HMRC, has concluded that it will not appeal against a tribunal ruling involving Rank Group over value added tax on slot machines.

The UK tax authorities, HM Revenue and Customs, has concluded that it will not appeal against a tribunal ruling involving casino operator Rank Group over value added tax on slot machines. 

The casino operator noted that the first-tier tribunal had agreed a 60-day extension to allow HMRC and Rank to agree the exact size of the claim, which the company still values at £80m. 

Concerning VAT paid on slot machine income in the period of April 2006 to January 2013, the decision was handed down by the first-tier Tribunal on June 30, 2021. 

Pubs, arcades and betting firms are set to receive billions in tax refunds after they were unfairly charged VAT by the government on some of their gambling machines.

Earlier this year, The Times reported that up to 1,000 UK businesses that operated fruit machines, one-armed bandits and coin-pushers were reviewing whether to claim compensation from HMRC due to overruled calculations on FOBTs charges.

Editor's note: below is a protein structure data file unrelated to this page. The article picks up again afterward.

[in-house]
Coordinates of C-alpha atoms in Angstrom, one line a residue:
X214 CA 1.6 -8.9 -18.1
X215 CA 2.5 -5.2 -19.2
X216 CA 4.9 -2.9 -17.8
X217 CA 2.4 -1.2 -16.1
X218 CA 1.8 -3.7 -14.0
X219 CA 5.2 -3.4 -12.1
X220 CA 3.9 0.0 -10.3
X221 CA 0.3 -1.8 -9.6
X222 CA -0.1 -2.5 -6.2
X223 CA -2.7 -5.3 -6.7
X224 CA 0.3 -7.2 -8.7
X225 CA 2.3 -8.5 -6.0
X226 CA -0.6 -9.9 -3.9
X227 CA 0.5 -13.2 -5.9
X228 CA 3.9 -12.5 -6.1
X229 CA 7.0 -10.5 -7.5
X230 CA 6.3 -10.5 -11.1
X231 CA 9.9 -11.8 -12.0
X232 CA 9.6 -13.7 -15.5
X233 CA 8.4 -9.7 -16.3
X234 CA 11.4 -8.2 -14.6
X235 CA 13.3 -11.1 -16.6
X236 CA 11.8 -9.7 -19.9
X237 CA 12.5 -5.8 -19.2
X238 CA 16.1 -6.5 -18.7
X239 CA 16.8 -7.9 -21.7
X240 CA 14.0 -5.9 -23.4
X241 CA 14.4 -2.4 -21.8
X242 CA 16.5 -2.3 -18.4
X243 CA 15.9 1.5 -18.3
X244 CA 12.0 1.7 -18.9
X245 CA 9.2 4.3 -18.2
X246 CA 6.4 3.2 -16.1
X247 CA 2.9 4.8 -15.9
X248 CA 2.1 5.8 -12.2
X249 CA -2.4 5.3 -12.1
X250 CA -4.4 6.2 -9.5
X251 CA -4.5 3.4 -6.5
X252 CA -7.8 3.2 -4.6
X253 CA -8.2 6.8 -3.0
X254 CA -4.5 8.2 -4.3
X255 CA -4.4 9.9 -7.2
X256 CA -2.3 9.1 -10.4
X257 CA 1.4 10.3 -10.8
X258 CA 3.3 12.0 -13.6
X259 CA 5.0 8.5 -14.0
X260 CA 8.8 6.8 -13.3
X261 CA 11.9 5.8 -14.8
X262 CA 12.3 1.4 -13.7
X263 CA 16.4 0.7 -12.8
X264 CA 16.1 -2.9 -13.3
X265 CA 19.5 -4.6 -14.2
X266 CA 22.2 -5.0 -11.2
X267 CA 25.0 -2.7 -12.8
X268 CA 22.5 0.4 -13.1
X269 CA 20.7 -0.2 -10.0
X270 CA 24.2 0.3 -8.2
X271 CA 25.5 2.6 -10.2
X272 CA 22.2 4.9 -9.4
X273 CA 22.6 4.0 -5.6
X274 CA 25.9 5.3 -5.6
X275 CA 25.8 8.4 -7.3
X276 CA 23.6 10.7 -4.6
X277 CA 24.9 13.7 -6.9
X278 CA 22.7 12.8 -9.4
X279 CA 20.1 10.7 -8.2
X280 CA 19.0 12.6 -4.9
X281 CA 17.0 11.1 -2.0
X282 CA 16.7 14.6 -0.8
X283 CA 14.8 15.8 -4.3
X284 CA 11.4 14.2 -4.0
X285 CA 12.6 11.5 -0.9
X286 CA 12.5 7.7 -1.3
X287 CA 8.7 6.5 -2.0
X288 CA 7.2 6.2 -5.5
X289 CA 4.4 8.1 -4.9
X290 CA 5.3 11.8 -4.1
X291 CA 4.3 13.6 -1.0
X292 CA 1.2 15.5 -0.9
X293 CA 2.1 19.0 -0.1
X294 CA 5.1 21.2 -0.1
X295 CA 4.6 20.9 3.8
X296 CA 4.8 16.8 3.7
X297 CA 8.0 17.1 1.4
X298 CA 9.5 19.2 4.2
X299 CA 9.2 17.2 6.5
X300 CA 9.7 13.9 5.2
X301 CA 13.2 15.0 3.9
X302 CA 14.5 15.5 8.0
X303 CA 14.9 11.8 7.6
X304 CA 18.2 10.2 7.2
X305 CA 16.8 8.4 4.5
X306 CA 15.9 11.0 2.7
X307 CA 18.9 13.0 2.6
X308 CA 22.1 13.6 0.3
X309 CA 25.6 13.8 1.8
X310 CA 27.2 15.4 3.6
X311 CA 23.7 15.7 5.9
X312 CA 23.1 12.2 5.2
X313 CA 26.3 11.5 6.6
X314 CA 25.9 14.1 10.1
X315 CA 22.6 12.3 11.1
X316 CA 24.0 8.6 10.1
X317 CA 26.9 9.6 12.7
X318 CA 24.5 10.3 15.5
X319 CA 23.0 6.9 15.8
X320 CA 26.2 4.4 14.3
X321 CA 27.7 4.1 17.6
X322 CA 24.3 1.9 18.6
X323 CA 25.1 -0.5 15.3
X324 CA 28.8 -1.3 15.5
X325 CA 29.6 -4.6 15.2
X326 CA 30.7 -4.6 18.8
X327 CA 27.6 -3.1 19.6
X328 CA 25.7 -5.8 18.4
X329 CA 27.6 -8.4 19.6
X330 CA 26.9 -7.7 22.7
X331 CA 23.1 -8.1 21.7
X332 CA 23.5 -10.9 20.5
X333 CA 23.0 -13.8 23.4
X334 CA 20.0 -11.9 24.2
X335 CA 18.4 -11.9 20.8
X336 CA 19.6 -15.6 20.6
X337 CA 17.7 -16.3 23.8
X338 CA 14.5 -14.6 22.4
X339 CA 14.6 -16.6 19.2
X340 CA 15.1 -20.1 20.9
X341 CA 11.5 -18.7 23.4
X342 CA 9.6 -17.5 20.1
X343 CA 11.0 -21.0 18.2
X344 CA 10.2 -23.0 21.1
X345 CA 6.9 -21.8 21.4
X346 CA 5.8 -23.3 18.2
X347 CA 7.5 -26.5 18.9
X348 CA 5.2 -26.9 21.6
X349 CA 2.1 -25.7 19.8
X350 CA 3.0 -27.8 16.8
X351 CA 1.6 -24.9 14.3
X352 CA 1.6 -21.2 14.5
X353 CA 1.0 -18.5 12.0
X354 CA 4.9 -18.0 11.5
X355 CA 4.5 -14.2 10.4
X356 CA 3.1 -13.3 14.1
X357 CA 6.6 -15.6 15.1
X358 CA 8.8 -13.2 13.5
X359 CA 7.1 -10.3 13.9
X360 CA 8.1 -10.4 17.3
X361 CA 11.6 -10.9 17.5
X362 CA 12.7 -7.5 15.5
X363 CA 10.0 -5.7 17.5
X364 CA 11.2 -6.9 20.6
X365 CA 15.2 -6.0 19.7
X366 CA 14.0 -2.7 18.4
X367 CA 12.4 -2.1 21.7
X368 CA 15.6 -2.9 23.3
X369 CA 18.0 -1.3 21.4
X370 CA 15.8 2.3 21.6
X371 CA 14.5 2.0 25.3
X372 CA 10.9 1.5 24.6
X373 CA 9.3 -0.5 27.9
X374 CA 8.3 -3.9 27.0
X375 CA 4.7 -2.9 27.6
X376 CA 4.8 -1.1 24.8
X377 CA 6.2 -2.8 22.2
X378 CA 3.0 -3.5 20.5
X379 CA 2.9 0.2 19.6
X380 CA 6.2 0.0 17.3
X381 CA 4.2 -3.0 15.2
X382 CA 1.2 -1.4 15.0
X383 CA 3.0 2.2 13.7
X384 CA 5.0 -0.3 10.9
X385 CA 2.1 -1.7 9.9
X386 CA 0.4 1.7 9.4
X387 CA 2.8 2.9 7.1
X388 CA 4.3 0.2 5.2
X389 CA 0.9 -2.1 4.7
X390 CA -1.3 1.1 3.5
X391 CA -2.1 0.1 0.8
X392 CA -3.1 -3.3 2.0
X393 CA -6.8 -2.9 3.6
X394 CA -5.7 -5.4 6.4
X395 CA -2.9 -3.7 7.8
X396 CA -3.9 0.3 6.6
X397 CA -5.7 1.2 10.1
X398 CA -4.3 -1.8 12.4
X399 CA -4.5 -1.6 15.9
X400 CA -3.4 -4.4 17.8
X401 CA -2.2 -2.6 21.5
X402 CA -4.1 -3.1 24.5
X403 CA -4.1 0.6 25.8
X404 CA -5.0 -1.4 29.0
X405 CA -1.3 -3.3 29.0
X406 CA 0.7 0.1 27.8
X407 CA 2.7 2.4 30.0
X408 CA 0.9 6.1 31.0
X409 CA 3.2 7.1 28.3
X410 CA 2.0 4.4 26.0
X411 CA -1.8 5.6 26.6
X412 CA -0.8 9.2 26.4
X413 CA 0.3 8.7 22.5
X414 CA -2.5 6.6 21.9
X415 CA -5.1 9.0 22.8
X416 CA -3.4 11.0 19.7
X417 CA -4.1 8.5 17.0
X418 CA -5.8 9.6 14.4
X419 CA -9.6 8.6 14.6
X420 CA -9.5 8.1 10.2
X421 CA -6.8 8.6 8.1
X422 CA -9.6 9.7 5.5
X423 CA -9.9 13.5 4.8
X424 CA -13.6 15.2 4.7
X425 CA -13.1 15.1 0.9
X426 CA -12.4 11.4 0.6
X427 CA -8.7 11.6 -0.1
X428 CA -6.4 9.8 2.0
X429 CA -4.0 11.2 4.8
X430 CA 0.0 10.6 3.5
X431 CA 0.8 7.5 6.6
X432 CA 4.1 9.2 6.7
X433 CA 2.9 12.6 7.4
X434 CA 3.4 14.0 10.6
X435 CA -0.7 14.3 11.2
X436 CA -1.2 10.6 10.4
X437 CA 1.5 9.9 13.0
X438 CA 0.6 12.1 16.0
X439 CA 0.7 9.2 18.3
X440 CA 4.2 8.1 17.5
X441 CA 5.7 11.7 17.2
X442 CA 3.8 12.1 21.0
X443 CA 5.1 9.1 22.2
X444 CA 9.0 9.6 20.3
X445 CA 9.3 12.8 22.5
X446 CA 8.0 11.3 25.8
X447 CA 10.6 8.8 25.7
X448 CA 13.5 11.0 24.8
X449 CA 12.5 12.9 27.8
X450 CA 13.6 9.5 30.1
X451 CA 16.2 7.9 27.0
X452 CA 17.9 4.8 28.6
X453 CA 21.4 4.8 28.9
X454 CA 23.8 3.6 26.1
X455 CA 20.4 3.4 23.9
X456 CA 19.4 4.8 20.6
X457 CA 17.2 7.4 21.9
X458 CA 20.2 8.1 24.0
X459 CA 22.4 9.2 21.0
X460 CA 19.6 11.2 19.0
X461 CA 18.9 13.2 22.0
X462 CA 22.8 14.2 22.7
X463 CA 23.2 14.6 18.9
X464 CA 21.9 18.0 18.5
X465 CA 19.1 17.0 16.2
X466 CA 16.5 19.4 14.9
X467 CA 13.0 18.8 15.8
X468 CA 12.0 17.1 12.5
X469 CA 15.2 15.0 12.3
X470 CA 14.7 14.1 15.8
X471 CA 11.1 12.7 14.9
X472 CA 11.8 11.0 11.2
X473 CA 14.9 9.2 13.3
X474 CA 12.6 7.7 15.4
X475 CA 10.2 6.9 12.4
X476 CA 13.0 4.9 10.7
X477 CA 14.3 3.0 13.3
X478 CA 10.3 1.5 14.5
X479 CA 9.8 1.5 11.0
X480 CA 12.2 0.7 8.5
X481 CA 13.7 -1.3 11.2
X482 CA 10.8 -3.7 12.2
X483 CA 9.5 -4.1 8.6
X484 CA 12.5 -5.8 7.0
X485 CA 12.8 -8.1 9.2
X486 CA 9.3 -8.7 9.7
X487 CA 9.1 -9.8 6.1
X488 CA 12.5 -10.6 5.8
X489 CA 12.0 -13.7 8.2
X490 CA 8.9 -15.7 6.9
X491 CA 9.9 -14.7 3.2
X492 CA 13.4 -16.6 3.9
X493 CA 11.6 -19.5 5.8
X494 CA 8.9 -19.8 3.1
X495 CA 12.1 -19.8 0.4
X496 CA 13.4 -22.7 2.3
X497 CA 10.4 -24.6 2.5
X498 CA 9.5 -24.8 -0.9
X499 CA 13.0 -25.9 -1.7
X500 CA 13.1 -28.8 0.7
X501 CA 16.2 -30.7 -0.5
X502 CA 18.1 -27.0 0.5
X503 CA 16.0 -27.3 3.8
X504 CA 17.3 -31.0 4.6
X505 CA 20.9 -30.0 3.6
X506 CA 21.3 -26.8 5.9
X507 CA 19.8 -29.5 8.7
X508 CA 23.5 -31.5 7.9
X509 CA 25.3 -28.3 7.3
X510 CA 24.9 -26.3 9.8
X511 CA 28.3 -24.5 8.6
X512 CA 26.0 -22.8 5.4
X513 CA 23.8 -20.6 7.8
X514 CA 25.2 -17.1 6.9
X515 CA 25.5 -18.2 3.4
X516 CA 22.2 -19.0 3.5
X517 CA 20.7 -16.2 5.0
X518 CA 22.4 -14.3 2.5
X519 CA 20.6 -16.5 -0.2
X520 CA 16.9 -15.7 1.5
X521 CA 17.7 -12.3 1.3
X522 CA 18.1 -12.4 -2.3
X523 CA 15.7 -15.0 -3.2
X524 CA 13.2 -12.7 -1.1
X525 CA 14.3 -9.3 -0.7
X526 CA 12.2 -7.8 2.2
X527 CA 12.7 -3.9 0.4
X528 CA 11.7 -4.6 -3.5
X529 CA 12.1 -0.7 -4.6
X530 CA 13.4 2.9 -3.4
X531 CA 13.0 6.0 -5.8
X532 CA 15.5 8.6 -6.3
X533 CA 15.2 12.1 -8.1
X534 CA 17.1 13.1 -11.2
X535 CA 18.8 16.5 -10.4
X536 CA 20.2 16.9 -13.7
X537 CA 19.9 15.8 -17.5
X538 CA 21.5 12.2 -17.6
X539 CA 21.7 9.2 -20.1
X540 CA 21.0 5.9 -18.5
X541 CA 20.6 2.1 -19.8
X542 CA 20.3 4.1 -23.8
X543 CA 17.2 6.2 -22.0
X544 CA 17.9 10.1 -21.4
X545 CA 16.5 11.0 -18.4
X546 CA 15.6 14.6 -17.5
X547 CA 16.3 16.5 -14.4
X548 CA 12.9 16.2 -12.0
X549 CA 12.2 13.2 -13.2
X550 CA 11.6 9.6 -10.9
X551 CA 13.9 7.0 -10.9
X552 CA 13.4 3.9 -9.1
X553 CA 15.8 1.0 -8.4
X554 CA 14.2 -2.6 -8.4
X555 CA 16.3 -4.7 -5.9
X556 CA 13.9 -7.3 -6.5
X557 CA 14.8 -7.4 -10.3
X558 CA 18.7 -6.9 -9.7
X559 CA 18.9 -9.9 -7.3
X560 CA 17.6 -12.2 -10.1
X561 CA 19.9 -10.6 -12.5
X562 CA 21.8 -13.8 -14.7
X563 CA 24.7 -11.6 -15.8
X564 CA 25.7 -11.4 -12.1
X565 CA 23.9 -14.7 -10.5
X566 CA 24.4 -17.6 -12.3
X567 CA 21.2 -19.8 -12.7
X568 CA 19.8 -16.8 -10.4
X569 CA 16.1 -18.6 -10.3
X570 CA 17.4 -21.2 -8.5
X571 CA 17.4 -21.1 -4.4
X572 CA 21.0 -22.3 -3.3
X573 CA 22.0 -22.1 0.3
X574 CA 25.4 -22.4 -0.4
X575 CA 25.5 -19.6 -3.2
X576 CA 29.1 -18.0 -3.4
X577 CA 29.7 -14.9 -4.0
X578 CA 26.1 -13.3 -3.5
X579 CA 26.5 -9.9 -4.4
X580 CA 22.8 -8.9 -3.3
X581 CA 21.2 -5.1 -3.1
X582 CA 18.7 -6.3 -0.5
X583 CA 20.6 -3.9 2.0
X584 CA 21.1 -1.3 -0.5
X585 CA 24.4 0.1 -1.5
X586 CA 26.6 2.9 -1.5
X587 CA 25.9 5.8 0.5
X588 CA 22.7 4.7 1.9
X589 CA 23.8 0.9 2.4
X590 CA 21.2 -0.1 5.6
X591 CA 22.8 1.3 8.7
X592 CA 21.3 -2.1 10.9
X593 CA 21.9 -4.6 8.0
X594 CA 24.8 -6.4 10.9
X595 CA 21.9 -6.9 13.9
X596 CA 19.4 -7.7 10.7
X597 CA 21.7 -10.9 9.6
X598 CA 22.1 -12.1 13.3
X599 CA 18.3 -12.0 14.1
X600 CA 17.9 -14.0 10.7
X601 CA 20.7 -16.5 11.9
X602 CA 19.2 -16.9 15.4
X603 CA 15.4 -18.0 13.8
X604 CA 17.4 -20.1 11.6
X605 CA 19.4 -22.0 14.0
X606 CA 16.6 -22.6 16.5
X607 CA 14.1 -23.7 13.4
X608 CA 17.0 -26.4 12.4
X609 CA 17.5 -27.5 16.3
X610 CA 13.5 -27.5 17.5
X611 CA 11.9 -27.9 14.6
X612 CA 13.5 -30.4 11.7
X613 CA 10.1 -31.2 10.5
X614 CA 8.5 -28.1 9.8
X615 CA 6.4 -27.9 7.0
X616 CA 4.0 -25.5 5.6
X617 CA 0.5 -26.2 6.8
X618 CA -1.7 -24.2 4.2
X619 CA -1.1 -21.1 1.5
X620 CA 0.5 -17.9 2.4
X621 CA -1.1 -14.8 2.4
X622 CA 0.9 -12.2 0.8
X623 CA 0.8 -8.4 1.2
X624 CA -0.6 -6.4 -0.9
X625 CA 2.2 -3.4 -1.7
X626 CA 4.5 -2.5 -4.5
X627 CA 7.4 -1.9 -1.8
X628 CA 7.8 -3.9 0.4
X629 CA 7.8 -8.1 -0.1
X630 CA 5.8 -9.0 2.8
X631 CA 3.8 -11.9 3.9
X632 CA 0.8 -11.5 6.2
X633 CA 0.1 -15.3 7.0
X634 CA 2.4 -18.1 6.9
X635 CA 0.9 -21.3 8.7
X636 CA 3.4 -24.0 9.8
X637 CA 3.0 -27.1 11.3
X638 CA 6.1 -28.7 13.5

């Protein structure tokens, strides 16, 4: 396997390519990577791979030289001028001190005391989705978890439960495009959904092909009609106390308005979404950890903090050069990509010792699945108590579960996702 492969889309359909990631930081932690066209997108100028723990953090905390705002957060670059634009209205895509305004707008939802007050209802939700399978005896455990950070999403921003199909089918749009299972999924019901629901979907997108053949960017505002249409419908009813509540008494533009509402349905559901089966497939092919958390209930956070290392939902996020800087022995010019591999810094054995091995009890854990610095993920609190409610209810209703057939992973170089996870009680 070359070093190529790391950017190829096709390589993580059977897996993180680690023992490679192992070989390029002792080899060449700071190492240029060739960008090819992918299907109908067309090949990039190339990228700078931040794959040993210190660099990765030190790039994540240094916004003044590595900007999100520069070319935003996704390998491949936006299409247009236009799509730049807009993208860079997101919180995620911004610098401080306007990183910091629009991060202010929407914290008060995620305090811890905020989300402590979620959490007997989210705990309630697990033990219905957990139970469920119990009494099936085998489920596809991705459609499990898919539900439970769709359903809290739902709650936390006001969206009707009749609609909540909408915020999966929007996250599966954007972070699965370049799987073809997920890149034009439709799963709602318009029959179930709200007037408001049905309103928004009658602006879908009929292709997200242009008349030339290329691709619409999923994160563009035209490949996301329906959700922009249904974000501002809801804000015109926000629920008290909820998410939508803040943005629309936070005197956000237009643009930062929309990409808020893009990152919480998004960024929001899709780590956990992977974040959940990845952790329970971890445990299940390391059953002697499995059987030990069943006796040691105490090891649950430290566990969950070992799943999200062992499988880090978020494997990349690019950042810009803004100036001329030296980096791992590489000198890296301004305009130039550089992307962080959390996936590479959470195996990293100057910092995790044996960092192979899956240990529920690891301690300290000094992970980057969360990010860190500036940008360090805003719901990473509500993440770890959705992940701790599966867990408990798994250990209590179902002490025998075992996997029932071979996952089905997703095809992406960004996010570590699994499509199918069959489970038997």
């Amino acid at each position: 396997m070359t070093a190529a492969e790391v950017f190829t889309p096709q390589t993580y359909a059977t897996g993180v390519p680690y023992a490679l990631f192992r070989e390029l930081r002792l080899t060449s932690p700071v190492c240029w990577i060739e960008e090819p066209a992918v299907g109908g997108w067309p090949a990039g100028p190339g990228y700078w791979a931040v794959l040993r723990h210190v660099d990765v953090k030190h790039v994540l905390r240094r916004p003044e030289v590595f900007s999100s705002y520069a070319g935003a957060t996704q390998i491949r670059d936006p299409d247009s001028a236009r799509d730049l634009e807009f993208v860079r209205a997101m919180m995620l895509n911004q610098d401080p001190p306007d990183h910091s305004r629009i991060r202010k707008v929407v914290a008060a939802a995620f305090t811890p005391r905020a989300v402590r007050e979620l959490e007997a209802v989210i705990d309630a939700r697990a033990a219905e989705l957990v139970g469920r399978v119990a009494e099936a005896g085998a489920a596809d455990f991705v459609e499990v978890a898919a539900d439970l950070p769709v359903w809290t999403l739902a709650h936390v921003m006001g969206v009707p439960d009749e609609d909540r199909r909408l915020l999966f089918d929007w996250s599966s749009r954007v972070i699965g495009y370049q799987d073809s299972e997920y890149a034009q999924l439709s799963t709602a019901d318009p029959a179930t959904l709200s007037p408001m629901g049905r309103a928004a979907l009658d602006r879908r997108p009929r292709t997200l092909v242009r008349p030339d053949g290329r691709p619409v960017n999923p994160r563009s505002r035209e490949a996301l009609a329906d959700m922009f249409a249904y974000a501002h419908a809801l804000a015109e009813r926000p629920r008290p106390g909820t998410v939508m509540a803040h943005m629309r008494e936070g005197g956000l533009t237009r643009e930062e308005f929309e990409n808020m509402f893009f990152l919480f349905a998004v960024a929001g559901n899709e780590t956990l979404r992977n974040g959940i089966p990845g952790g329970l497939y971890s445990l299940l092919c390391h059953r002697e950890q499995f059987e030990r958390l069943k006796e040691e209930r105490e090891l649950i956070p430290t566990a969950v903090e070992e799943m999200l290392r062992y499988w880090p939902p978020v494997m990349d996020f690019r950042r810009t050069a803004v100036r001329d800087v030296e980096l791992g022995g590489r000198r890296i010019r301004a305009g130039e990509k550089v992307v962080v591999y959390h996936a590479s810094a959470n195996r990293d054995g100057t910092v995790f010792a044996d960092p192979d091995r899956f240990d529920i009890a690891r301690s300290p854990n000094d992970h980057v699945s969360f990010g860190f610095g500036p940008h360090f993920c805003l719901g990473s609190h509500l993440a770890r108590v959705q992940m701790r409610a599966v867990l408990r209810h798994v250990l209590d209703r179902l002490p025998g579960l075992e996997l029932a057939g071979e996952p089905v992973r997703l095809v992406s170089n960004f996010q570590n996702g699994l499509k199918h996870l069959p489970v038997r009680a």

The dispute relates to HMRC collecting VAT charges on gaming machines from 2005-to-2013. The long-running issue had been challenged by Betfred and Rank Group Plc who claimed that HMRC had broken its ‘fiscal neutrality rules’ by imposing a VAT-specific charge on land-based FOBTs, whilst no similar charges were applied to traditional and online casino games.

In April last year, an Upper Tribunal review led by Justice Mann and Judge Thomas Scott sided with bookmakers, ruling that HMRC had never applied a ‘clear distinction on the supply of games defined as FOBTs – a factor that should have allowed businesses to claim VAT exemptions under the ‘1994 Value Added Tax Act’.

Following the judgement, which HMRC could no longer appeal, William Hill and Entain’s Ladbrokes Coral unit declared that they would examine tax rebates totalling over £350m – as media speculated that HMRC industry payout would total plus £1bn.

Publishing its 2020 corporate accounts, Betfred – the Done family-owned betting business – reported that it had secured an ‘exceptional credit charge’ of £99 million from its VAT appeal.